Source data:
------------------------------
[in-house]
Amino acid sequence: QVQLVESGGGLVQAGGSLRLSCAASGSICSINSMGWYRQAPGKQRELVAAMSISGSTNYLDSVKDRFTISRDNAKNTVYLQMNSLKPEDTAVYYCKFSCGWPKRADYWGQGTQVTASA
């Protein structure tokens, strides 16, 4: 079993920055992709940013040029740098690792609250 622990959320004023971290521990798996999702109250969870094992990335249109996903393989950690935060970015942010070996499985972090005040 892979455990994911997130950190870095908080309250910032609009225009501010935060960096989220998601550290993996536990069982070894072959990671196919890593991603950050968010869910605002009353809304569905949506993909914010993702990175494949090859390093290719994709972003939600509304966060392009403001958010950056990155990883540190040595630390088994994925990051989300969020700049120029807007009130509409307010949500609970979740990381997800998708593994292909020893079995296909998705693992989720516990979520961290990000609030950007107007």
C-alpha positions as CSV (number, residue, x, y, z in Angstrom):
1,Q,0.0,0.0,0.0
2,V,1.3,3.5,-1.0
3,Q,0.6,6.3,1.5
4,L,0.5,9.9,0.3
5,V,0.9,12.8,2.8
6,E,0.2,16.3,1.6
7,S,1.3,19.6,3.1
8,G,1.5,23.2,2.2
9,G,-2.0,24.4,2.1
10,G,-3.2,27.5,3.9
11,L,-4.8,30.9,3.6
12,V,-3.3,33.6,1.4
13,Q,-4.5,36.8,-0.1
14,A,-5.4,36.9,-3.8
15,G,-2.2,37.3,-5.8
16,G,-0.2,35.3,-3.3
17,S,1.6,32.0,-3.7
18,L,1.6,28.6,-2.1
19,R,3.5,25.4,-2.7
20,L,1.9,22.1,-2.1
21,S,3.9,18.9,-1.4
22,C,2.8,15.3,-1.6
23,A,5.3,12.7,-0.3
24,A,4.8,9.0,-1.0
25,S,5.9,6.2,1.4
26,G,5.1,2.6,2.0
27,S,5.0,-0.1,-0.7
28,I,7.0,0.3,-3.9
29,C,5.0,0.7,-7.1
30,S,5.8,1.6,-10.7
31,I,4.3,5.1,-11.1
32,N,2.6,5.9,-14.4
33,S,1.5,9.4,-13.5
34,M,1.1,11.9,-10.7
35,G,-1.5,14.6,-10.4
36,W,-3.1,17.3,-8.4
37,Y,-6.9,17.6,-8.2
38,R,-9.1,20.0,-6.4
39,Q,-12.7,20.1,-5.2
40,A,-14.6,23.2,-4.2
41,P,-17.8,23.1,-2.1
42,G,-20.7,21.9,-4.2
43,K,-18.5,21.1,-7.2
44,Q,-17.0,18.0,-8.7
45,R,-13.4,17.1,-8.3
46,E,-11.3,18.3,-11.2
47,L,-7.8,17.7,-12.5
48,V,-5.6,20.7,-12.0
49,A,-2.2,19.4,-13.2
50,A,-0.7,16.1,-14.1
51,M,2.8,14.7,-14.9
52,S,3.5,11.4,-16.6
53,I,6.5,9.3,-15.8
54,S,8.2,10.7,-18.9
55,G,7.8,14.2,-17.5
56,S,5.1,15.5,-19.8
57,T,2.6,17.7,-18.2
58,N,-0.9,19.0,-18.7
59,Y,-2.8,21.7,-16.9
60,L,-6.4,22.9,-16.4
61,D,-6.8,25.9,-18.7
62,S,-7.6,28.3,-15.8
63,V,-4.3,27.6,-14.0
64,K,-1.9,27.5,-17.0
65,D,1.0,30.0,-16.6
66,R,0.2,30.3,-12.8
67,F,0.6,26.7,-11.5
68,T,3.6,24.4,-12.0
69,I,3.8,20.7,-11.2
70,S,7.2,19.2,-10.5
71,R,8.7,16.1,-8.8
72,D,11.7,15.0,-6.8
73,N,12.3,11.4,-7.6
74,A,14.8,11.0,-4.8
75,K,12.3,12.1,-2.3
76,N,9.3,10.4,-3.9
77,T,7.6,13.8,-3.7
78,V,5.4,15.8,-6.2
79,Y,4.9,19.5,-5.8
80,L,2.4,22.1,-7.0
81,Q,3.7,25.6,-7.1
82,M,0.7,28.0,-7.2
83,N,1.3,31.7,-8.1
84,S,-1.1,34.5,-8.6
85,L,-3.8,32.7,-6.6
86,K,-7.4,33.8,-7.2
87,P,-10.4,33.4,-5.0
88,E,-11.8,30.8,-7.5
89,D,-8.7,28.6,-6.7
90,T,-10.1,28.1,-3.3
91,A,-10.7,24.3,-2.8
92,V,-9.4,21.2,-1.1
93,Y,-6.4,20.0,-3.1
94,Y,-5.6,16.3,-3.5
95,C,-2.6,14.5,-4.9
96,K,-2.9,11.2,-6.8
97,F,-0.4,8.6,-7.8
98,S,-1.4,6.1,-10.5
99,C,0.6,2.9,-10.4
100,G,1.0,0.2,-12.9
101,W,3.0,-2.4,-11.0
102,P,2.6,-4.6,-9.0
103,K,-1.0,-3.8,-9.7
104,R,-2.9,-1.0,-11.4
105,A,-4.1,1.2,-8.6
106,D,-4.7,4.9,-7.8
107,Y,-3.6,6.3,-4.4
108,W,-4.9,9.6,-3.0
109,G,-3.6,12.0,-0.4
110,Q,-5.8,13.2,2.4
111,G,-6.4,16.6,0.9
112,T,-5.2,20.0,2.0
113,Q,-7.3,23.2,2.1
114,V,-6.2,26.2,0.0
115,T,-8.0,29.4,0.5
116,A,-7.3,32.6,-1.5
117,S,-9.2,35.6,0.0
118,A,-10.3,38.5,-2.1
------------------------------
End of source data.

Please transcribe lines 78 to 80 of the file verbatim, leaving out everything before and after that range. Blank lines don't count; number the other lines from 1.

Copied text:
74,A,14.8,11.0,-4.8
75,K,12.3,12.1,-2.3
76,N,9.3,10.4,-3.9